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Understanding Artificial Neural Networks


Since around November 2013, the term'deep learning' started gaining popularity, especially within the data science community. This trend comes shortly after the'big data' boom in 2010 and the'data science' boom in 2011. The upticks in interest are not surprising because companies now realized that they needed individuals who were capable of deciphering insights from the information tsunami that was now present. With data science now being referred to "almost everything that has something to do with data", the process of data utilization evolved beyond data collection and analysis. Now, it was possible to use large sets of data to accurately model events and create data applications.

Neural Networks Part 2: Building Neural Networks & Understanding Gradient Descent.


From the previous article, we learnt how a single neuron or perceptron works by taking the dot product of input vectors and weights,adding bias and then applying non-linear activation function to produce output.Now let's take that information and see how these neurons build up to a neural network. Now z W0 xj*wj denotes the dot product of input vectors and weights and our final output y is just activation function applied on z. Now,if we want a multi output neural network(from the diagram above),we can simply add one of these perceptrons & we have two outputs with a different set of weights and inputs.Since all the inputs are densely connected to all the outputs,these layers are also called as Dense layers.To implement this layer, we can use many libraries such keras,tensorflow,pytorch,etc. Here it shows the tensorflow implementation of this 2 perceptron network where units 2 indicate we have two outputs in this layer.We can customize this layer by adding activation function,bias constraint etc. Now,let's take a step further and let's understand how a single layer neural network works where we have a single hidden layer which feeds into the output layer. We call this a hidden layer because unlike our input and output layer which we can see or observe them.Our hidden layers are not directly observable,we can probe inside the network and see them using tools such as Netron but we can't enforce it as these are learned .

Loss and Loss Functions for Training Deep Learning Neural Networks


Neural networks are trained using stochastic gradient descent and require that you choose a loss function when designing and configuring your model. There are many loss functions to choose from and it can be challenging to know what to choose, or even what a loss function is and the role it plays when training a neural network. In this post, you will discover the role of loss and loss functions in training deep learning neural networks and how to choose the right loss function for your predictive modeling problems. Loss and Loss Functions for Training Deep Learning Neural Networks Photo by Ryan Albrey, some rights reserved. A deep learning neural network learns to map a set of inputs to a set of outputs from training data.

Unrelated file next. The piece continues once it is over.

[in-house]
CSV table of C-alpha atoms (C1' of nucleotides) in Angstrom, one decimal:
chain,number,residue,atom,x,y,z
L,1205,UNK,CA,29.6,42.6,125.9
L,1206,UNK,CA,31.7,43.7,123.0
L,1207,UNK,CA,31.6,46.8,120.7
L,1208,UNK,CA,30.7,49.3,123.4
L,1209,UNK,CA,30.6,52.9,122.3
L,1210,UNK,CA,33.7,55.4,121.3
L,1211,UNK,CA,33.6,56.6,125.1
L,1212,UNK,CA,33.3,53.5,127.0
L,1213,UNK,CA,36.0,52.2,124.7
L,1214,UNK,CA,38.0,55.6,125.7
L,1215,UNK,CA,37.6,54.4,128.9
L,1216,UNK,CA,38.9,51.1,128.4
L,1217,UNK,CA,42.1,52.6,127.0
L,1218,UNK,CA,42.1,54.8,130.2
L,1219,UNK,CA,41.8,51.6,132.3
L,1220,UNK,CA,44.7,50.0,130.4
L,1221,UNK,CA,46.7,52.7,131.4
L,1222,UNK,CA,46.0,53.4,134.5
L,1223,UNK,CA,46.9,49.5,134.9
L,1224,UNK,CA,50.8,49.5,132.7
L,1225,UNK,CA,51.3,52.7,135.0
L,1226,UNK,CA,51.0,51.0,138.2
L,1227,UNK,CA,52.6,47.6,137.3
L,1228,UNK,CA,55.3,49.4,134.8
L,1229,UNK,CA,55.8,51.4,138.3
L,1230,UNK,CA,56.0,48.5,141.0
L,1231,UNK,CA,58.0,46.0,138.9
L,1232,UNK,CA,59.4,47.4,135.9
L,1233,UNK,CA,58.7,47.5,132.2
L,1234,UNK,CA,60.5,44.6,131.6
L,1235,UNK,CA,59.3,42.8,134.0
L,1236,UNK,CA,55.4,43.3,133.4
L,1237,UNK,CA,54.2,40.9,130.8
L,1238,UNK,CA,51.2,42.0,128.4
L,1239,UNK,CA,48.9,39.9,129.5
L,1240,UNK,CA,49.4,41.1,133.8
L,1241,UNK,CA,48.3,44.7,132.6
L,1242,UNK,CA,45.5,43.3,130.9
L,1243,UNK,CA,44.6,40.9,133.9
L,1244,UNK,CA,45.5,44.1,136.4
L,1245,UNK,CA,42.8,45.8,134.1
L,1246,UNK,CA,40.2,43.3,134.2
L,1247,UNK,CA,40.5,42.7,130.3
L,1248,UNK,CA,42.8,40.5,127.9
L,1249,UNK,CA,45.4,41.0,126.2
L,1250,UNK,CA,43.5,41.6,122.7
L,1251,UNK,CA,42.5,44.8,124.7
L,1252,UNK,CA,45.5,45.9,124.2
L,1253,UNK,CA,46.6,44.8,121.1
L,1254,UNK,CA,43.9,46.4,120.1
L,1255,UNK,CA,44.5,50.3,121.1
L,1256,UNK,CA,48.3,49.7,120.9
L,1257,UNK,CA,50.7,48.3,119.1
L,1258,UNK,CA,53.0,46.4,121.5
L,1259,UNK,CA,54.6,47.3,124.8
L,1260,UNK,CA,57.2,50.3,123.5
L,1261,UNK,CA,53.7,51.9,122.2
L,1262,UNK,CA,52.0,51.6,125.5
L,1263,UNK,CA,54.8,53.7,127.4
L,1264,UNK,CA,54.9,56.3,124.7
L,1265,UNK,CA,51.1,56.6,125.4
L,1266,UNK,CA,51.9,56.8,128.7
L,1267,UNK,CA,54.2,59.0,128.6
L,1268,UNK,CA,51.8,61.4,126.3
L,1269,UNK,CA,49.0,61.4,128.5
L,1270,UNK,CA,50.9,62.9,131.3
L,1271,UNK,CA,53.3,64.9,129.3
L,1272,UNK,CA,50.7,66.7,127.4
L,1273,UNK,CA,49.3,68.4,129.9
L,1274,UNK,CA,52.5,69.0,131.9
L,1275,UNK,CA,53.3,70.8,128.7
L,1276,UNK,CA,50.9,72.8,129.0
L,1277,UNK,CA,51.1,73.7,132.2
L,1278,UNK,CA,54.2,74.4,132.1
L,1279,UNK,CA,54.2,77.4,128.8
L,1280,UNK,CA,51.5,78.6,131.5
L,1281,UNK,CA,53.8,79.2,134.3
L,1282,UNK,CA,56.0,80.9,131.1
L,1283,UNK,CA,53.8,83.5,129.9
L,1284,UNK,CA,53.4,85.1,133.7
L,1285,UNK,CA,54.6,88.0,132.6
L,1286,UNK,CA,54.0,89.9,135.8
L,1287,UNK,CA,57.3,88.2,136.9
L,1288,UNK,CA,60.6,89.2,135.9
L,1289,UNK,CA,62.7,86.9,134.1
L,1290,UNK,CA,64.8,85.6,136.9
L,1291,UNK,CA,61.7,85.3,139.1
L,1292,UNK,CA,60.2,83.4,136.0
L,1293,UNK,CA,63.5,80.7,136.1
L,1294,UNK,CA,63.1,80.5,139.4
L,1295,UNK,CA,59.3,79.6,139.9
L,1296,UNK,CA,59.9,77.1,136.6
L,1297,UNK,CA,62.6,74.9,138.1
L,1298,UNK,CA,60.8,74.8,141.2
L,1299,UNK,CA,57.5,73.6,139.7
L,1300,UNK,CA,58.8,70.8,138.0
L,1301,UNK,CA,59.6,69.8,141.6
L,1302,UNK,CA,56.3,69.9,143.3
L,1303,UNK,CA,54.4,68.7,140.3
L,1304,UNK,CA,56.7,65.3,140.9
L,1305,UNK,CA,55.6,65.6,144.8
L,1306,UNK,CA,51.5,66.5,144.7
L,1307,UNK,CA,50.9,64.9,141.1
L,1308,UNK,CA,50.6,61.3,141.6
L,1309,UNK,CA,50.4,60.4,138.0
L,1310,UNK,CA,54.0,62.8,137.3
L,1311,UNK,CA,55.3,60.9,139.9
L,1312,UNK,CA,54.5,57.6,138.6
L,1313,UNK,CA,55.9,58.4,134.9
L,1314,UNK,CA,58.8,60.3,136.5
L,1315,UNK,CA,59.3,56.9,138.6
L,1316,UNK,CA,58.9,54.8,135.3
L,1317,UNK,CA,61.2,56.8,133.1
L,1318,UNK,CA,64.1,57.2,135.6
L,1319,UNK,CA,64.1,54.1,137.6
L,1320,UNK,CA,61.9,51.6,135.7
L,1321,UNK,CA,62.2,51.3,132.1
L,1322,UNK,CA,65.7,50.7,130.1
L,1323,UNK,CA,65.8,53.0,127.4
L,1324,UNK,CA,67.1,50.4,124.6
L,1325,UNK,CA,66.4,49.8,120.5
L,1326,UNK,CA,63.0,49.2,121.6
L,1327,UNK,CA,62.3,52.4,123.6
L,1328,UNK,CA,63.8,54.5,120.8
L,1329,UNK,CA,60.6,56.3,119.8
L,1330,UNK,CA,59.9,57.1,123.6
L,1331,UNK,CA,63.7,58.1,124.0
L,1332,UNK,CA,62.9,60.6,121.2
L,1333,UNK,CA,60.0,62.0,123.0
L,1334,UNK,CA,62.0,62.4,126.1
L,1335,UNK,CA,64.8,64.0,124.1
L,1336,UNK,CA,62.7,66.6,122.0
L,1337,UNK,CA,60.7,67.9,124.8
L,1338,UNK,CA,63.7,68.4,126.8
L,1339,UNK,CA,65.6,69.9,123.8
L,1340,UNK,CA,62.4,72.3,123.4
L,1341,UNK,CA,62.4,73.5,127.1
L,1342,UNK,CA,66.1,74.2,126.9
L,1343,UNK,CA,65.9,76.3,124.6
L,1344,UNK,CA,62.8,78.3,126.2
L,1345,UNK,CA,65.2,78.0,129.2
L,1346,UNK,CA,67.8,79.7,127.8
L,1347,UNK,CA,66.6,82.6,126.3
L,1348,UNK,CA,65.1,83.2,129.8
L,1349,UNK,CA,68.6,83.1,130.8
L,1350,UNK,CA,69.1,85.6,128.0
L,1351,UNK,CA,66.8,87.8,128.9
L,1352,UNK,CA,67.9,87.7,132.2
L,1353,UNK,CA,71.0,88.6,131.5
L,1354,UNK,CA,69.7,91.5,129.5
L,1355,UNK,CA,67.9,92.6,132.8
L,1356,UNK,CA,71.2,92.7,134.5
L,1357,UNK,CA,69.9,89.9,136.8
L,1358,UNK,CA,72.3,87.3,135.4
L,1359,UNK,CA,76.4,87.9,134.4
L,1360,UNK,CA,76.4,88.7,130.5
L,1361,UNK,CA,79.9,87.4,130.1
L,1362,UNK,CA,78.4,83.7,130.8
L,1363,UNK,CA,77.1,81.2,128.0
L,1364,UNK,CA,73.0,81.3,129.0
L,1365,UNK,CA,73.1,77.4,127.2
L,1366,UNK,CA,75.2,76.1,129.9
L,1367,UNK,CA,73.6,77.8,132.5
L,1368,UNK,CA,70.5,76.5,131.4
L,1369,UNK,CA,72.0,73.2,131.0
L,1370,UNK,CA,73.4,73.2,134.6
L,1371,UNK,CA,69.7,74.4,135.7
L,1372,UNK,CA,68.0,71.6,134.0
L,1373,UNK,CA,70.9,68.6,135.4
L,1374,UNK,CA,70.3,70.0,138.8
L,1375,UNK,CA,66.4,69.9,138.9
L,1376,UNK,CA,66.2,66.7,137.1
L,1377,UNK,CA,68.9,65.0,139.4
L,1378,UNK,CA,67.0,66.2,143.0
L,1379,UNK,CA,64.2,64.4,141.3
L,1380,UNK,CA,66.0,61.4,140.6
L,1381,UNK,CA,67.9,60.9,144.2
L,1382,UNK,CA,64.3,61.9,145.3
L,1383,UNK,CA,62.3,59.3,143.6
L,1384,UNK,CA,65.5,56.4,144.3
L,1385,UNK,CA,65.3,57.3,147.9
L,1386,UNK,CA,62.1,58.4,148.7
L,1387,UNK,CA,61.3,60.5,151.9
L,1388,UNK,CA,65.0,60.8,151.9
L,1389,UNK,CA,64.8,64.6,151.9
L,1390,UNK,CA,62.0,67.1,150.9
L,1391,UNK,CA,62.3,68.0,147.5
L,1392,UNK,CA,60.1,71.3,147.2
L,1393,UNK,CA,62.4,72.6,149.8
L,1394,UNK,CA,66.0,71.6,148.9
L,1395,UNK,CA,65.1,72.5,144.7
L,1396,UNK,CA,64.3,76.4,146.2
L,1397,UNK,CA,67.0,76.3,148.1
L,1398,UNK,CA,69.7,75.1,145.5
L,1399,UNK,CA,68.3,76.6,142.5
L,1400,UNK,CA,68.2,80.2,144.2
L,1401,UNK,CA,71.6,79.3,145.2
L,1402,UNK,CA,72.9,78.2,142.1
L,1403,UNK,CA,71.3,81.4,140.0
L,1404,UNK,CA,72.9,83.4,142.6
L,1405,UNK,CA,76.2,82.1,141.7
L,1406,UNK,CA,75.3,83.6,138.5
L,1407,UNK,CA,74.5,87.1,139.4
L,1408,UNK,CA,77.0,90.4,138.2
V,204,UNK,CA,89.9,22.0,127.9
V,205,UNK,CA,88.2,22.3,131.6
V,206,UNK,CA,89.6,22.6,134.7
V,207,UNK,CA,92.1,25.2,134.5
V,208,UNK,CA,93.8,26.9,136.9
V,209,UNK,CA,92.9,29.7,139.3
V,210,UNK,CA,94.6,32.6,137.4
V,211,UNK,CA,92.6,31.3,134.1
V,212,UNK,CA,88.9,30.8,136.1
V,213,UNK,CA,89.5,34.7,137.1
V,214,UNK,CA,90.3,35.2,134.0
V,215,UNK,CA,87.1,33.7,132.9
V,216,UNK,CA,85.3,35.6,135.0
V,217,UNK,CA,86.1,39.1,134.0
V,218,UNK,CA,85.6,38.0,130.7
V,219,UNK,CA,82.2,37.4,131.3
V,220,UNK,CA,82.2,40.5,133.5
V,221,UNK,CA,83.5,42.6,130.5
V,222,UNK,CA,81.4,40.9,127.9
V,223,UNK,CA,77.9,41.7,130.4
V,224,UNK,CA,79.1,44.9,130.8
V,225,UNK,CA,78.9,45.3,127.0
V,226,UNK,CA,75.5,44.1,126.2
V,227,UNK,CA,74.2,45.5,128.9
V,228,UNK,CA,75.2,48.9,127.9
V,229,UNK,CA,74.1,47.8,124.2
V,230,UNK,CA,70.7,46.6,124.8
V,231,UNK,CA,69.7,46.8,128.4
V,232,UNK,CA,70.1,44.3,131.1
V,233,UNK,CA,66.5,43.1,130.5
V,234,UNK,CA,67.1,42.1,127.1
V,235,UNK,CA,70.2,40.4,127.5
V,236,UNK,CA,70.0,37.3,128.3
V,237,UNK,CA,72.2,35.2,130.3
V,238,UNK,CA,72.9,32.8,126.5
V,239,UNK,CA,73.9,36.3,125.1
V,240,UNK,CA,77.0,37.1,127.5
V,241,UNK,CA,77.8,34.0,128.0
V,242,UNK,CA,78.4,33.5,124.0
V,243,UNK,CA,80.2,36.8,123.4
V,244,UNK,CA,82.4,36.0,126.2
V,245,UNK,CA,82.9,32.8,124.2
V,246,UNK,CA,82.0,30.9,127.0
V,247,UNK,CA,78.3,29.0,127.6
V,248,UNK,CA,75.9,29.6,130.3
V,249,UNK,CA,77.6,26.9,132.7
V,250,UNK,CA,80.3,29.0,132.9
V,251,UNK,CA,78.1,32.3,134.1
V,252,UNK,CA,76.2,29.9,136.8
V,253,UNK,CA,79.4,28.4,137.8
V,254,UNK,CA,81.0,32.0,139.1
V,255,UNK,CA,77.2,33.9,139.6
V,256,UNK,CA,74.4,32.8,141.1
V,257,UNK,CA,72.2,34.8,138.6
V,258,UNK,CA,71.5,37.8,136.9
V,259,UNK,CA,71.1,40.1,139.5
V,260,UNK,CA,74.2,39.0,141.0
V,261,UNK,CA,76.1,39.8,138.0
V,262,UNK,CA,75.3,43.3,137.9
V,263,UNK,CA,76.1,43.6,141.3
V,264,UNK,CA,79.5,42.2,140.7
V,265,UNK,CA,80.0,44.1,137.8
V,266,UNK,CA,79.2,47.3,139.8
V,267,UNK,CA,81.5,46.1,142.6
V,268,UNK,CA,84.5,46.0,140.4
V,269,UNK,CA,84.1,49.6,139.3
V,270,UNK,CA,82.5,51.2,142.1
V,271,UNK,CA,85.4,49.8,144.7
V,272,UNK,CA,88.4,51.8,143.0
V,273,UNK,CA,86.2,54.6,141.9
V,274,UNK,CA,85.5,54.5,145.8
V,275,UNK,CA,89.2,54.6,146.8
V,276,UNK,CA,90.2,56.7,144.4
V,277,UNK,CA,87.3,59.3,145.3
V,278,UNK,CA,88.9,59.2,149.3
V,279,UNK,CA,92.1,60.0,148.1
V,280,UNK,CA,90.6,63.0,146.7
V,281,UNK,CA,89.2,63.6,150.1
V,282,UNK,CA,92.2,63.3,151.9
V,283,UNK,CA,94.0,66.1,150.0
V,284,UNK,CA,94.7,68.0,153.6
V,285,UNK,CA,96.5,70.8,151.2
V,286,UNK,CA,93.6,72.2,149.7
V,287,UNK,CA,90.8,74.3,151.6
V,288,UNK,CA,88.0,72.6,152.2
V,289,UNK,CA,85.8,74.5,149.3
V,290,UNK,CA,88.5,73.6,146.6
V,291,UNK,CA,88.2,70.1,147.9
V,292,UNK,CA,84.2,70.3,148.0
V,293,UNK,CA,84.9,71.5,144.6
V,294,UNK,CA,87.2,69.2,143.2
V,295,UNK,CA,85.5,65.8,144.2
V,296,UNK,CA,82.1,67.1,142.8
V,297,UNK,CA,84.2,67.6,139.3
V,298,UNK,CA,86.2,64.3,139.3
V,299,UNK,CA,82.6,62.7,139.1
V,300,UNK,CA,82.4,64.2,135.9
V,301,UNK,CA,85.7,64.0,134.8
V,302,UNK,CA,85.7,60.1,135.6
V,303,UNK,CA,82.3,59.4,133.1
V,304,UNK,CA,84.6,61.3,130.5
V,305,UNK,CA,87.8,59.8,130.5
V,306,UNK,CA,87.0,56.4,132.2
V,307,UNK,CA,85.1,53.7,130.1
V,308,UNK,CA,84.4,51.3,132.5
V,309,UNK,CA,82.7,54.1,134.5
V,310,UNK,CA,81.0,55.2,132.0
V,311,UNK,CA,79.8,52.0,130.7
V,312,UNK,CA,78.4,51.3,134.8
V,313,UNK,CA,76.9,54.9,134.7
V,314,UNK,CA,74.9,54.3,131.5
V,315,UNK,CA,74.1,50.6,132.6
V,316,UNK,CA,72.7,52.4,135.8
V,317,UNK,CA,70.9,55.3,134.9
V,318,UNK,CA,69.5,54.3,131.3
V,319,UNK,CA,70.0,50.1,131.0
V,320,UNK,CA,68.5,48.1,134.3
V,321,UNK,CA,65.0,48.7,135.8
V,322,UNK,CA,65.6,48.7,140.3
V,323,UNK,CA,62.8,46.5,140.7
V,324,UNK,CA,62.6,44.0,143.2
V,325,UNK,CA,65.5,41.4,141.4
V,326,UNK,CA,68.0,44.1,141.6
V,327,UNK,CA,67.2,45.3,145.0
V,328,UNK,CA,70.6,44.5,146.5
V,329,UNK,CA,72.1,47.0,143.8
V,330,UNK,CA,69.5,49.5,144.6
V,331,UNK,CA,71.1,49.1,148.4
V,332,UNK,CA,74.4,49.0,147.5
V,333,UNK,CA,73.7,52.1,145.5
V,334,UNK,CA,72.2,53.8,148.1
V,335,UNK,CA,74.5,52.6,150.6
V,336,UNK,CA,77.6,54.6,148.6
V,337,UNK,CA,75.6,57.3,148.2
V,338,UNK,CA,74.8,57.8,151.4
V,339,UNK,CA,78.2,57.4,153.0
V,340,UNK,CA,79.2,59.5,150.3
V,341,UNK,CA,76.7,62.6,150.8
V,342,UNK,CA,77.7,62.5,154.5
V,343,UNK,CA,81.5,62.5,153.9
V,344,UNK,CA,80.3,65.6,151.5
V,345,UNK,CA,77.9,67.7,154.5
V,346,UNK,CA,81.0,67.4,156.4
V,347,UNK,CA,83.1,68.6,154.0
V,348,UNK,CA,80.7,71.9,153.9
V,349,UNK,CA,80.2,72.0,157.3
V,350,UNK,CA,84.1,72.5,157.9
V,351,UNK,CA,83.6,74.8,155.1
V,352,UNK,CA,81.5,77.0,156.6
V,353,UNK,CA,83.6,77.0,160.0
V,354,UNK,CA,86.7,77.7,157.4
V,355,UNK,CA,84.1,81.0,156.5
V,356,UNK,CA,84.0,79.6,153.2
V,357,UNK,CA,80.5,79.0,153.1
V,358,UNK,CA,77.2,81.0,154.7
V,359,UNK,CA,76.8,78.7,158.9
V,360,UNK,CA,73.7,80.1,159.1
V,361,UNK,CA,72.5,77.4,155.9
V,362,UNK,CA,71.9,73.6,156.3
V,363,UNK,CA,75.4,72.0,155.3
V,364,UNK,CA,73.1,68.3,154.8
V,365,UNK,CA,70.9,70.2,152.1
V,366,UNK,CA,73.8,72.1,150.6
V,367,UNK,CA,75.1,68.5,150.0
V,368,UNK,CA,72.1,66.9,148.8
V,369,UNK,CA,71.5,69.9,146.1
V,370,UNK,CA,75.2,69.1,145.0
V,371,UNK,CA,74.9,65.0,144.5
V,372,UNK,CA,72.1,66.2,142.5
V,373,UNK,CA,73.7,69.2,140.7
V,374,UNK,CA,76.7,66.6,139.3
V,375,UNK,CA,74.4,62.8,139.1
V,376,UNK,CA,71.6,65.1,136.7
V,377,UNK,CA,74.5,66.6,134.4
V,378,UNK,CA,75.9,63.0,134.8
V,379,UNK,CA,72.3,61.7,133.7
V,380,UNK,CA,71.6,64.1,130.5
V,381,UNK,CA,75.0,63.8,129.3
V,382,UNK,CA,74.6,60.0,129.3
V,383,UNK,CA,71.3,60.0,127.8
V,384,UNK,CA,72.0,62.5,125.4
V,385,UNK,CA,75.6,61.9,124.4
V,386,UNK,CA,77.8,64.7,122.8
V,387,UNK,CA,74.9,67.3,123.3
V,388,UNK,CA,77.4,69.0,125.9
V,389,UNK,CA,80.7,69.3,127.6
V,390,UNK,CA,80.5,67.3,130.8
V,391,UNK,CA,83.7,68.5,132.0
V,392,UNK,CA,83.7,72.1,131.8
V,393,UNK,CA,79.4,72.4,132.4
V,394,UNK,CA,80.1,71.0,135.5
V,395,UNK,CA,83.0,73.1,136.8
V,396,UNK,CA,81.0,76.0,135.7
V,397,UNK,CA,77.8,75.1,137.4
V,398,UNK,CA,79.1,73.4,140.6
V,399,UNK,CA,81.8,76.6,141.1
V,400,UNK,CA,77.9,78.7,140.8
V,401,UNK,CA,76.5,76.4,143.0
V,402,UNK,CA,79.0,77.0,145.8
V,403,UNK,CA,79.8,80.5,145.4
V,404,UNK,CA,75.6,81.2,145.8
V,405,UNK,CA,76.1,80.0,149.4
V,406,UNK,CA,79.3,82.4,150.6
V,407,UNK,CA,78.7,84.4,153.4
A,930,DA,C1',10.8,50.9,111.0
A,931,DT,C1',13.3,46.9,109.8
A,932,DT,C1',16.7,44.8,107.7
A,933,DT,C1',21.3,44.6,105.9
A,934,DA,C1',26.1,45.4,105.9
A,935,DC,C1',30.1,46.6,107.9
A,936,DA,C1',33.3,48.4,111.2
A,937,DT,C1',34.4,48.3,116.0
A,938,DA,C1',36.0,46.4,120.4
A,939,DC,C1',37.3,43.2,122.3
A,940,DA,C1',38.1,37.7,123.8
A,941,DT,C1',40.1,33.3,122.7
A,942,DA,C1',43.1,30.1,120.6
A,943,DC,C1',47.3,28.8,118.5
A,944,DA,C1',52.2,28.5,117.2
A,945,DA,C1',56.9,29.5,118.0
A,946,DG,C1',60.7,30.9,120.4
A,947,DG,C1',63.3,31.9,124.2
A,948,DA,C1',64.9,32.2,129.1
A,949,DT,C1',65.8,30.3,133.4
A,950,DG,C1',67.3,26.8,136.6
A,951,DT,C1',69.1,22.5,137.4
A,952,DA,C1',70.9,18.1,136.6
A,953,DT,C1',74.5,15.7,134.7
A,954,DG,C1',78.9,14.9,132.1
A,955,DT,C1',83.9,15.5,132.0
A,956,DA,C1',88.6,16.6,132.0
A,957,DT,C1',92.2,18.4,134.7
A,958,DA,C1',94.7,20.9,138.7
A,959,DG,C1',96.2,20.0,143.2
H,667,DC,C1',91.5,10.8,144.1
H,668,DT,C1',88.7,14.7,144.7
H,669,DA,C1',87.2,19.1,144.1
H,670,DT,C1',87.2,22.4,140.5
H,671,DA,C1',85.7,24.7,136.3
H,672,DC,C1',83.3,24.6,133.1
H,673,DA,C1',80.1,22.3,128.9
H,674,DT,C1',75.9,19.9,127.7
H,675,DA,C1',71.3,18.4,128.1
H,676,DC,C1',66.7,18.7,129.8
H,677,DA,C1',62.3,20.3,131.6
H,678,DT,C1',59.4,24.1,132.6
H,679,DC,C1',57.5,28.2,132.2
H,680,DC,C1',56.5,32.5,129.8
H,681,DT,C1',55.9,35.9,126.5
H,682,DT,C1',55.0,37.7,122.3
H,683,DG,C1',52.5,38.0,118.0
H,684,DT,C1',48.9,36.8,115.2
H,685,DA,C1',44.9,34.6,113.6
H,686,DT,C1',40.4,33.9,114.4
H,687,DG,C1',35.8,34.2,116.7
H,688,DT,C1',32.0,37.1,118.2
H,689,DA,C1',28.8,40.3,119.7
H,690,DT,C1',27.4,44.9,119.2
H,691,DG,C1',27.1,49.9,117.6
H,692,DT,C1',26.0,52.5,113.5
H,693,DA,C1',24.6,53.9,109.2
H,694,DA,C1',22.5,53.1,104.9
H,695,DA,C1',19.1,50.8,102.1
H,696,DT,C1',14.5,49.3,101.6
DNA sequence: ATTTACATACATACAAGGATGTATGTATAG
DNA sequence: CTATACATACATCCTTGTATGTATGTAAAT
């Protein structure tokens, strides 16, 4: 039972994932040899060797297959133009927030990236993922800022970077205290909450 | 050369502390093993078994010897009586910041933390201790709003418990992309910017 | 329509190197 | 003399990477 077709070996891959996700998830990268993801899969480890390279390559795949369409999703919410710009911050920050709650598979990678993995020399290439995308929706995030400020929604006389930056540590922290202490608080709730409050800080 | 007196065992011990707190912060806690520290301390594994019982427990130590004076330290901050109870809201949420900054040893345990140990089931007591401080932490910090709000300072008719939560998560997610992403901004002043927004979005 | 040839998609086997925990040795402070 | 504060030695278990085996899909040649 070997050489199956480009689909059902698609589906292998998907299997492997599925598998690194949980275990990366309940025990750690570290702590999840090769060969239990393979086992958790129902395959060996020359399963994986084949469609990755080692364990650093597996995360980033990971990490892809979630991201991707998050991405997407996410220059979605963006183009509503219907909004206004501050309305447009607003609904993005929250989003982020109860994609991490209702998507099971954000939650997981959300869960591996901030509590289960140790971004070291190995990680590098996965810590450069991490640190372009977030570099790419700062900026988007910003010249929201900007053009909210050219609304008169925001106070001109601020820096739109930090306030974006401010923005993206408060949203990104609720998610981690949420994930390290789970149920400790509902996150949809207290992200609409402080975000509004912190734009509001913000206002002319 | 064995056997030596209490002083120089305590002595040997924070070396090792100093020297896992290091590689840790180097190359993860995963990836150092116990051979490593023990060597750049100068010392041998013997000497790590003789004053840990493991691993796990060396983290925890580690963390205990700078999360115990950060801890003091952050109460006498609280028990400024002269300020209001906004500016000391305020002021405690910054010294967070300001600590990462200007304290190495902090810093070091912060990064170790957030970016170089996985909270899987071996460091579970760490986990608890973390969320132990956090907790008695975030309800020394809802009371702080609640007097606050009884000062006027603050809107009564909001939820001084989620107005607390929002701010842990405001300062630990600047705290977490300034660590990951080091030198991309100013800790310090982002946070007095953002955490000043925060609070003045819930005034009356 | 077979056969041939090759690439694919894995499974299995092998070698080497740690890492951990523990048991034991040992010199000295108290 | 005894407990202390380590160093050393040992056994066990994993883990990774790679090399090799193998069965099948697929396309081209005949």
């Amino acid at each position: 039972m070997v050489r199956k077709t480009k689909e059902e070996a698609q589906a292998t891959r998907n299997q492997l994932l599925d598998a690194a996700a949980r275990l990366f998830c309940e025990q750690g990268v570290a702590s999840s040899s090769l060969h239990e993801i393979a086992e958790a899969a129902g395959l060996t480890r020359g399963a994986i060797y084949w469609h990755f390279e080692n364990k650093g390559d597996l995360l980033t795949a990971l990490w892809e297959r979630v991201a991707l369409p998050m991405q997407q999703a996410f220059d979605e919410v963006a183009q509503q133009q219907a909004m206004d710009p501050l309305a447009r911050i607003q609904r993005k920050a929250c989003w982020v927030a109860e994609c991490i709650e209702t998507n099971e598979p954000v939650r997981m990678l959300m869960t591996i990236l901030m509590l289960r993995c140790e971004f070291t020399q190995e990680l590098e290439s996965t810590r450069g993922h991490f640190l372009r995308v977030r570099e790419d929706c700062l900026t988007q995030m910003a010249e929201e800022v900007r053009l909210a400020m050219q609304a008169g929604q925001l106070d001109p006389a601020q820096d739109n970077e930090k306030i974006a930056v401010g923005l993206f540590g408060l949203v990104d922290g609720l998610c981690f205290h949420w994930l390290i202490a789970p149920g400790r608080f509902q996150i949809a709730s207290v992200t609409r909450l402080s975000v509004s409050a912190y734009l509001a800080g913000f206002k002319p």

8 Tricks for Configuring Backpropagation to Train Better Neural Networks


This section provides more resources on the topic if you are looking to go deeper. In this post, you discovered tips and tricks for getting the most out of the backpropagation algorithm when training neural network models. Have you tried any of these tricks on your projects? Let me know about your results in the comments below. Do you have any questions? Ask your questions in the comments below and I will do my best to answer.

Understanding Neural Networks: What, How and Why? – Towards Data Science


Neural networks is one of the most powerful and widely used algorithms when it comes to the subfield of machine learning called deep learning. At first look, neural networks may seem a black box; an input layer gets the data into the "hidden layers" and after a magic trick we can see the information provided by the output layer. However, understanding what the hidden layers are doing is the key step to neural network implementation and optimization. In our path to understand neural networks, we are going to answer three questions: What, How and Why? The neural networks that we are going to considered are strictly called artificial neural networks, and as the name suggests, are based on what science knows about the human brain's structure and function.